In the wake of the COVID-19 pandemic, workers and students at Ontario’s post-secondary institutions need more than ‘window dressing’ currently on offer from the Provincial Government, the Chair of CUPE’s Ontario University Workers’ Coordinating Committee (OUWCC) warned today.

“Ontario’s Universities are by no means immune from the profound disruption caused by COVID-19,” said David Simao, Chairperson of the Ontario University Workers’ Coordinating Committee (OUWCC), which represents more than 30,000 CUPE members working in Ontario’s university sector.

“In this crisis, every member of the university community needs to know their government has their backs. Students need meaningful assurances their educations will continue in a meaningful way, with disruptions kept to a minimum. Every university worker needs to know they have meaningful supports to get through this crisis. Unfortunately, what we’ve seen so far specific to post-secondary education has been little more than window dressing,” he added.

Earlier this week, Minister of Training, Colleges and Universities Ross Romano announced a six-month moratorium on student loan interest payments and the establishment of a one-time, $25 million cash infusion for Ontario’s 55 colleges, universities and Indigenous institutions to deal with ‘immediate needs’ (such as mental health supports and deep cleaning of facilities) created by the COVID-19 pandemic.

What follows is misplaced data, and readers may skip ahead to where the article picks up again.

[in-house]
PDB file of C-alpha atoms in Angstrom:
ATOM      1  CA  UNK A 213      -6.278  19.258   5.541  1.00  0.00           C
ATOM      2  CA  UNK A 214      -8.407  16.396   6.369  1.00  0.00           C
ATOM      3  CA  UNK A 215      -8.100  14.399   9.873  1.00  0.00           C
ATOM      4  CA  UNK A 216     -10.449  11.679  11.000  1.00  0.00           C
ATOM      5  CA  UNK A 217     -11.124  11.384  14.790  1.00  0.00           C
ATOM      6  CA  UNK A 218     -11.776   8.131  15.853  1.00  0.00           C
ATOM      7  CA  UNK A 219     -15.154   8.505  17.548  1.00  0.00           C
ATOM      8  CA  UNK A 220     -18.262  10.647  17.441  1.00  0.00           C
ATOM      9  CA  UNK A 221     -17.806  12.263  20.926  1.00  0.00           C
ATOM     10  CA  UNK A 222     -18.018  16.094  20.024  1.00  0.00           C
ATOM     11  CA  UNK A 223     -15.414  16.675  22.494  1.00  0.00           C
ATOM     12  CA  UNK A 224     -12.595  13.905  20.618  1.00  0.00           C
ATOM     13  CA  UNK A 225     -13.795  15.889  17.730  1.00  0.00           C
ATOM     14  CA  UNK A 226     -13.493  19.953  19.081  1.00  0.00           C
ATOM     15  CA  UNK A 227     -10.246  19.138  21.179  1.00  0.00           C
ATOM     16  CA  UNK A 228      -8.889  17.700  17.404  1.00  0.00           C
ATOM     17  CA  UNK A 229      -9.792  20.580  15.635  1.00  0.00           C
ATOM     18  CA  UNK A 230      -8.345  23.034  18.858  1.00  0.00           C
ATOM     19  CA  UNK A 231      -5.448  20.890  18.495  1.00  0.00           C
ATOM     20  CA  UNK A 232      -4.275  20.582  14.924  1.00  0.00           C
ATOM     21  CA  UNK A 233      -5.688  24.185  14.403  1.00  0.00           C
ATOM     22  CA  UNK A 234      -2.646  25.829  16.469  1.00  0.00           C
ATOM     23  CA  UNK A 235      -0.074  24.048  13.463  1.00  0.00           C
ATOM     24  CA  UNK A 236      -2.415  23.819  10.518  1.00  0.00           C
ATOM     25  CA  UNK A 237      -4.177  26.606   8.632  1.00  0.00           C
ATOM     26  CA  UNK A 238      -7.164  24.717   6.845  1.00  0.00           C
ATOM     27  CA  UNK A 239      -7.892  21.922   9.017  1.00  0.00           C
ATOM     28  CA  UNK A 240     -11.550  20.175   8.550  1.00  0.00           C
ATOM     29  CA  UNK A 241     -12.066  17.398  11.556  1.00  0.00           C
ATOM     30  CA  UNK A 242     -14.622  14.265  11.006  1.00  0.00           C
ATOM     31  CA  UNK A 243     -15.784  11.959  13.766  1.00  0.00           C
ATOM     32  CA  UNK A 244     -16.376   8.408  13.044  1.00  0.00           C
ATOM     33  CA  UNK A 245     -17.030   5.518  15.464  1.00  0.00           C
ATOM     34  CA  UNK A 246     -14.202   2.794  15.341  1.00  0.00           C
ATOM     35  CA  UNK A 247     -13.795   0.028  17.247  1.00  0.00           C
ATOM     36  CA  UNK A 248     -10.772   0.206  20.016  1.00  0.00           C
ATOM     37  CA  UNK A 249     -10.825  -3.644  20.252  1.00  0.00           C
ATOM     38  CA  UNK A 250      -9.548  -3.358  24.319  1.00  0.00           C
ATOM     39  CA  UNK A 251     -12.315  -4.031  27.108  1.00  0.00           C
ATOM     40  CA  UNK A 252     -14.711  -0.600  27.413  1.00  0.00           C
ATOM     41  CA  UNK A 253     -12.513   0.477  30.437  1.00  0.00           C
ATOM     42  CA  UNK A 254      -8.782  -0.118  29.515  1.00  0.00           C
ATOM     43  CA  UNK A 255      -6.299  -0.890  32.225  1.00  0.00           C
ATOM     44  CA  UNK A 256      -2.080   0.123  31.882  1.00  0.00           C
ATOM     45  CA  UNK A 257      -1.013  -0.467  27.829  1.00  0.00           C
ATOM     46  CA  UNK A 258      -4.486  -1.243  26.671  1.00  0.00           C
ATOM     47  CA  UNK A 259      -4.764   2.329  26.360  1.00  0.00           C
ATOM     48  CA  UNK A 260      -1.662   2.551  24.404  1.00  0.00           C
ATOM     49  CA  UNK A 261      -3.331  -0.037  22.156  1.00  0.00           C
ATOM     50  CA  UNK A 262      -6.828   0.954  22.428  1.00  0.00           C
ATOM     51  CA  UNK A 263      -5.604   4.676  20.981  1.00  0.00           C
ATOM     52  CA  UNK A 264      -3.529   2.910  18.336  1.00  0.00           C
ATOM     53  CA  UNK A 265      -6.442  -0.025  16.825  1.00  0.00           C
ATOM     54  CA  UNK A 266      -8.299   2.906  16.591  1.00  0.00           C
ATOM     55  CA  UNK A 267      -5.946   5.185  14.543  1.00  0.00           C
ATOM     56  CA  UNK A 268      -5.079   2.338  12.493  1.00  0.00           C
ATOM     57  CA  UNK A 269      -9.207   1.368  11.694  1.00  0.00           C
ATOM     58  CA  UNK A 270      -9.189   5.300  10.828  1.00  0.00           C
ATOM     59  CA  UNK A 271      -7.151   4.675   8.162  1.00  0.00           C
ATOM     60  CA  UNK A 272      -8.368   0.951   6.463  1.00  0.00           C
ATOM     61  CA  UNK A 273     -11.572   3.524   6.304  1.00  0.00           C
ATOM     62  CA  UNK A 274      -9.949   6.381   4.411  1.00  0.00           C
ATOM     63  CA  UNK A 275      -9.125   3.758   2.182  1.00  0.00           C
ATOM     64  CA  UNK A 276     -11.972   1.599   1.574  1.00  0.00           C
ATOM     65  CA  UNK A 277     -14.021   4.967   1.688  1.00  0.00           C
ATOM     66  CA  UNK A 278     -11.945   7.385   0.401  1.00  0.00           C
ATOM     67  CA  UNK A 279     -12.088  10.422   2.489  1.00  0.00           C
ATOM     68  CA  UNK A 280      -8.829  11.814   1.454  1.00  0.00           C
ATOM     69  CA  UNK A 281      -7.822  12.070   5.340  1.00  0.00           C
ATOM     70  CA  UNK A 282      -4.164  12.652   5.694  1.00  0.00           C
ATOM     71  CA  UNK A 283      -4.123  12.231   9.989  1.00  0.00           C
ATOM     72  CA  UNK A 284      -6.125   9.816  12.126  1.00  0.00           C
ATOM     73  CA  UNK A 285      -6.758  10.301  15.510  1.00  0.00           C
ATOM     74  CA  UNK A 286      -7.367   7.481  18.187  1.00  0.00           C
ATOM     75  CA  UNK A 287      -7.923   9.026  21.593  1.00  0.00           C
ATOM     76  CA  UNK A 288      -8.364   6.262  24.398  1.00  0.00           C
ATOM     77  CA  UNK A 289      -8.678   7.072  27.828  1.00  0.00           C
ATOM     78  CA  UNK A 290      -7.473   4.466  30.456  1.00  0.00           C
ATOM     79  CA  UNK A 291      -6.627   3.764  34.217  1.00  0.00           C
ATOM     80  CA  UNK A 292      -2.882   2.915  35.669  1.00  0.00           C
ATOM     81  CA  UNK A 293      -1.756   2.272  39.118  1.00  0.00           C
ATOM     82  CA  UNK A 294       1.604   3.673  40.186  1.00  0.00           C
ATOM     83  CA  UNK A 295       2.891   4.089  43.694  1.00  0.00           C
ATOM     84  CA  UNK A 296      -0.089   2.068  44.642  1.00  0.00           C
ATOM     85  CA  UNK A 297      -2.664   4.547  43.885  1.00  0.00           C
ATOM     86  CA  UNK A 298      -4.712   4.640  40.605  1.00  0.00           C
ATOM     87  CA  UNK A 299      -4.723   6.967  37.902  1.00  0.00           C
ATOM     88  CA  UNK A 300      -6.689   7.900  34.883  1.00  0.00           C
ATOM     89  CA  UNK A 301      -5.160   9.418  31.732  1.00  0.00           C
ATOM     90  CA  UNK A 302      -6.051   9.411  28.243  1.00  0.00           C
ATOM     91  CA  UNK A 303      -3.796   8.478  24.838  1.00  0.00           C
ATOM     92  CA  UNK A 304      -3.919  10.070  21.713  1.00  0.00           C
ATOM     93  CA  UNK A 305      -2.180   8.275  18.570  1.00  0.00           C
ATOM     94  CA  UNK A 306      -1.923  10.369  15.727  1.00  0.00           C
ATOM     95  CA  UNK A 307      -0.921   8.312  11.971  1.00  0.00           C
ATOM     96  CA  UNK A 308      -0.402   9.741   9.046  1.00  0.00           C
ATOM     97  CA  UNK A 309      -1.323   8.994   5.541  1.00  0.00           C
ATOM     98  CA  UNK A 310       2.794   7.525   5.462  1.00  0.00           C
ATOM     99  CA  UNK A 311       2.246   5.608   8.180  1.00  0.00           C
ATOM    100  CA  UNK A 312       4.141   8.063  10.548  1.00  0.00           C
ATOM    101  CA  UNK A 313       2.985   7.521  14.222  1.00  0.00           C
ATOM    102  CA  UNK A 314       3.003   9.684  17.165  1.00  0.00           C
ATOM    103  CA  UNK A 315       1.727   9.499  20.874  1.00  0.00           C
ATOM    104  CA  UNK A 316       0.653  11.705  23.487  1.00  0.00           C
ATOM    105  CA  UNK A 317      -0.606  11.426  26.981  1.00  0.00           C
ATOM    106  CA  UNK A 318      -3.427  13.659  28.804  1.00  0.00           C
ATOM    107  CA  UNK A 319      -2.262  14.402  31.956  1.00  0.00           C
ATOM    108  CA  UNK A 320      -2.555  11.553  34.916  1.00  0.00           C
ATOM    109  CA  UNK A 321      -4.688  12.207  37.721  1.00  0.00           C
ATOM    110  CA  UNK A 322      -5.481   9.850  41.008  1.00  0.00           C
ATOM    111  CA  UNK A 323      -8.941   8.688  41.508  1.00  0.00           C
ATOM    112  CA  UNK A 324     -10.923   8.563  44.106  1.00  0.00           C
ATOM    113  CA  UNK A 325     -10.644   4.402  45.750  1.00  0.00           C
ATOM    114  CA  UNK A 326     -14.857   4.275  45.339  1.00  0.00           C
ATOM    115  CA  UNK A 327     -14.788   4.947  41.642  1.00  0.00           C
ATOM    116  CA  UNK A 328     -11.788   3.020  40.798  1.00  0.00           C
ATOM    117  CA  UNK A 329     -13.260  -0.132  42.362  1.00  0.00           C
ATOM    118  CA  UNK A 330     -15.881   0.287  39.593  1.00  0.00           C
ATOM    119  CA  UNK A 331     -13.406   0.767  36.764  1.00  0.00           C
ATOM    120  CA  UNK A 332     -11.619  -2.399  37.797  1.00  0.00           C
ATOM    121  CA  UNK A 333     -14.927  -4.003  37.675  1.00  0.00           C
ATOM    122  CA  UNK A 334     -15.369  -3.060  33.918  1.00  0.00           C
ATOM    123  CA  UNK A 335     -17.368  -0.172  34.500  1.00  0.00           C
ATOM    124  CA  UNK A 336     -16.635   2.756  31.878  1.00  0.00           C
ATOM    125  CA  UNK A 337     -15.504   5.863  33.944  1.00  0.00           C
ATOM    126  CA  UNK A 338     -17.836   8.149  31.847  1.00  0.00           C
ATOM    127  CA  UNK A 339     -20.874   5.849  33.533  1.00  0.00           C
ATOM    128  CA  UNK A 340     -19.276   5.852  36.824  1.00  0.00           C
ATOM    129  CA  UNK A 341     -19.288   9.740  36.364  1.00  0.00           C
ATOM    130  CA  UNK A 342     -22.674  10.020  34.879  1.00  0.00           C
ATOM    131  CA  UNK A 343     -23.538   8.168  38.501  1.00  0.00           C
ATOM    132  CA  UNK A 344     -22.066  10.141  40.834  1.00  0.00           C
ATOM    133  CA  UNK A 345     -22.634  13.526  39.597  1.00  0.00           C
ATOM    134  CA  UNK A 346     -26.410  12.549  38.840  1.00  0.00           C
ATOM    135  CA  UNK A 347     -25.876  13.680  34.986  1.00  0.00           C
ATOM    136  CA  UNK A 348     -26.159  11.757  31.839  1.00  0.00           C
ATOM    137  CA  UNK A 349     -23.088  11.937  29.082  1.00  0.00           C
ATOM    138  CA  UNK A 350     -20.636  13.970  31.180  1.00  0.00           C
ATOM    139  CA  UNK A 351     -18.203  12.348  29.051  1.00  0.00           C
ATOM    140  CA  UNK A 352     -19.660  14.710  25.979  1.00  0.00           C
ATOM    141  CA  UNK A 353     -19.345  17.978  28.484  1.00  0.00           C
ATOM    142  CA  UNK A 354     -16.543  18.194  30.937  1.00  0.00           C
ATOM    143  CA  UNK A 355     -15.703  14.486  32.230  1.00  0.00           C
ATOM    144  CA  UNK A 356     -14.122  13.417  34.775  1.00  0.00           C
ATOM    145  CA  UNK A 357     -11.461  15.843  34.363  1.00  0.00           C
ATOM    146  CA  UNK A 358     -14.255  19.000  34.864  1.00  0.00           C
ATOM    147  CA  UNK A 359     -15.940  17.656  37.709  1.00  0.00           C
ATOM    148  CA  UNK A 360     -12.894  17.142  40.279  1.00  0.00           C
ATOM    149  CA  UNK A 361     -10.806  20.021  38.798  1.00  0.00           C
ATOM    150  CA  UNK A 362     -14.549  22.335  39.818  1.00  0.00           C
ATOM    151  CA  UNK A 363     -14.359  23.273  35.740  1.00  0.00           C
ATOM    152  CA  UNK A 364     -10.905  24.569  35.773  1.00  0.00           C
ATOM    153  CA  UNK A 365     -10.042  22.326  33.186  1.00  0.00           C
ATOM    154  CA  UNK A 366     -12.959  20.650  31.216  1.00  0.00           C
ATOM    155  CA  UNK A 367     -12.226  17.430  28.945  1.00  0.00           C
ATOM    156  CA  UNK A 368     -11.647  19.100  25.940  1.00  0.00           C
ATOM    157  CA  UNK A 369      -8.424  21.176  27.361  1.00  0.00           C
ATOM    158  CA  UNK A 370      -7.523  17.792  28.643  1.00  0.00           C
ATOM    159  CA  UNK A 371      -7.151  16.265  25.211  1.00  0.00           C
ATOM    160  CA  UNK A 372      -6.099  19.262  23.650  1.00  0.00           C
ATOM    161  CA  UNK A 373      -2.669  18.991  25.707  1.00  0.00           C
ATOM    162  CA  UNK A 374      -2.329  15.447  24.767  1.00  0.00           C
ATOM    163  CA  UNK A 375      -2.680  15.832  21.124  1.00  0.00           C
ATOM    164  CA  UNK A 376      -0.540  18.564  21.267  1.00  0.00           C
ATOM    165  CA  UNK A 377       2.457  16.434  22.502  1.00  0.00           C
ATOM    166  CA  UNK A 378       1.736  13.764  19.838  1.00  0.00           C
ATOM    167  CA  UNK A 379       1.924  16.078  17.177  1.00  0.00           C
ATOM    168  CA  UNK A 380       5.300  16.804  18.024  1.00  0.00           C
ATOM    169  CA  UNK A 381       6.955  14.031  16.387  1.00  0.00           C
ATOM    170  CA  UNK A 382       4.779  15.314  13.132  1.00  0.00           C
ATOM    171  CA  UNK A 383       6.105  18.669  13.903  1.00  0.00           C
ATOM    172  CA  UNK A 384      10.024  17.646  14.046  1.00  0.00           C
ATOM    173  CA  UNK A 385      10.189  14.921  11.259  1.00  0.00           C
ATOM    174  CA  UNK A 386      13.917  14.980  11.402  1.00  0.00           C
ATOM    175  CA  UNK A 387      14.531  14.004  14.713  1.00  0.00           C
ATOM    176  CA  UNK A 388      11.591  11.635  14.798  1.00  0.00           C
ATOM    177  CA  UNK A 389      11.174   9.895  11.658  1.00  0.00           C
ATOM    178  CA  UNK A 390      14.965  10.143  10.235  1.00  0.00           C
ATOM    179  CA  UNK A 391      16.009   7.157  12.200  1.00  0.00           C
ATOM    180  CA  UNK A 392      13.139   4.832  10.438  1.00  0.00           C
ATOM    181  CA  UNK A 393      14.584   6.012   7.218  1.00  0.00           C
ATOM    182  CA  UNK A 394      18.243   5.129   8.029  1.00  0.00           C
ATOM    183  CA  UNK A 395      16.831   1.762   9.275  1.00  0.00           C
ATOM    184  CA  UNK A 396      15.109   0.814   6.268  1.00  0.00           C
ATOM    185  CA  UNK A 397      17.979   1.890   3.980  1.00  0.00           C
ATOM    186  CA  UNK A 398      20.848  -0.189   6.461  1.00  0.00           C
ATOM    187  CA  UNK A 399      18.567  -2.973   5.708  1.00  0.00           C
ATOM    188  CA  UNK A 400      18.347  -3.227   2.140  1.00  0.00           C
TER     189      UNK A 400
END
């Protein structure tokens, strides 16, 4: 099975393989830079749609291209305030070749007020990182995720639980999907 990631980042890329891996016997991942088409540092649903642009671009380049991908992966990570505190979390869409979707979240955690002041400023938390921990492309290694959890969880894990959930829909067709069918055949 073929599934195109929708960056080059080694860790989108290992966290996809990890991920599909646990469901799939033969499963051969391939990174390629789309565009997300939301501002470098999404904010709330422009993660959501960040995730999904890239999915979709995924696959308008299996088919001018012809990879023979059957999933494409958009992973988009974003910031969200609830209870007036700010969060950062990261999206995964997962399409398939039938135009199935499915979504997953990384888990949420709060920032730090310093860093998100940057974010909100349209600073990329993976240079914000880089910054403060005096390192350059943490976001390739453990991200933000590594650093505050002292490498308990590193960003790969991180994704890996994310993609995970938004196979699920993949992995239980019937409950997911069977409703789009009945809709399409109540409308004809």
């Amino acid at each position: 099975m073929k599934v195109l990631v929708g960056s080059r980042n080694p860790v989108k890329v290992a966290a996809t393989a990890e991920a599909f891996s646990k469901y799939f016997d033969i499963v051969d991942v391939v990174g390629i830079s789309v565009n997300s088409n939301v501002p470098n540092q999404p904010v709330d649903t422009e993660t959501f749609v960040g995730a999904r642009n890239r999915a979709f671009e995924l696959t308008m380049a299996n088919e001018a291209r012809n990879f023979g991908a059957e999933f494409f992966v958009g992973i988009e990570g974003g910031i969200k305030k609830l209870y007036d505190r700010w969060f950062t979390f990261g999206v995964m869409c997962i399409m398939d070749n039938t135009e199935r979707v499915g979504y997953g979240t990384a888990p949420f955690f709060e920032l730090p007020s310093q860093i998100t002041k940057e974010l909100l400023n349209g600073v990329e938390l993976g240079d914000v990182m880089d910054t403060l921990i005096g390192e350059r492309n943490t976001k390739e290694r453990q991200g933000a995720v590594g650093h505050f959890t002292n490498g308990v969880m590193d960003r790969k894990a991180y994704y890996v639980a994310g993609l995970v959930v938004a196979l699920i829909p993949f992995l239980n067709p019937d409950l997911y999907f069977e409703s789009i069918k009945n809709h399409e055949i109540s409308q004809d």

“In normal times, these announcements would be considered welcome, small steps towards a modest goal. In these times, they are woefully inadequate,” said Fred Hahn, President of CUPE Ontario.

“Governments at all levels – but especially the Provincial Government – should send a clear message of support to university workers and students that they will do everything possible to ensure that they will be supported during this crisis. Assurances from the Province – that workers can expect continuity in their employment and wages – is the least they should expect. These steps reflect the needs of both the broader community and the needs of students to know that they will have the supports they need to be successful. Minister Romano’s announcement fails to accomplish this. Much more needs to be done,” he added.

Simao urged the Province to take a number of steps to address the impacts of COVID-19 on post-secondary education, including the following:

  • Offering support grants to students unable to access Employment Insurance or the new Canadian Emergency Response Benefit (CERB);
  • Bridge funding and other supports for researchers who are unable to perform laboratory work during the shutdown period;
  • Ensuring comprehensive medical coverage via OHIP to international students; and
  • Further direct support to universities to ensure pay continuity for affected workers and to make up for revenues lost due to enrolment drops.

“These tangible steps will at least begin to address some of the impacts we are seeing in universities. If government takes these steps now, it will help to ensure the long-term viability of post-secondary education once this crisis has passed,” said Simao.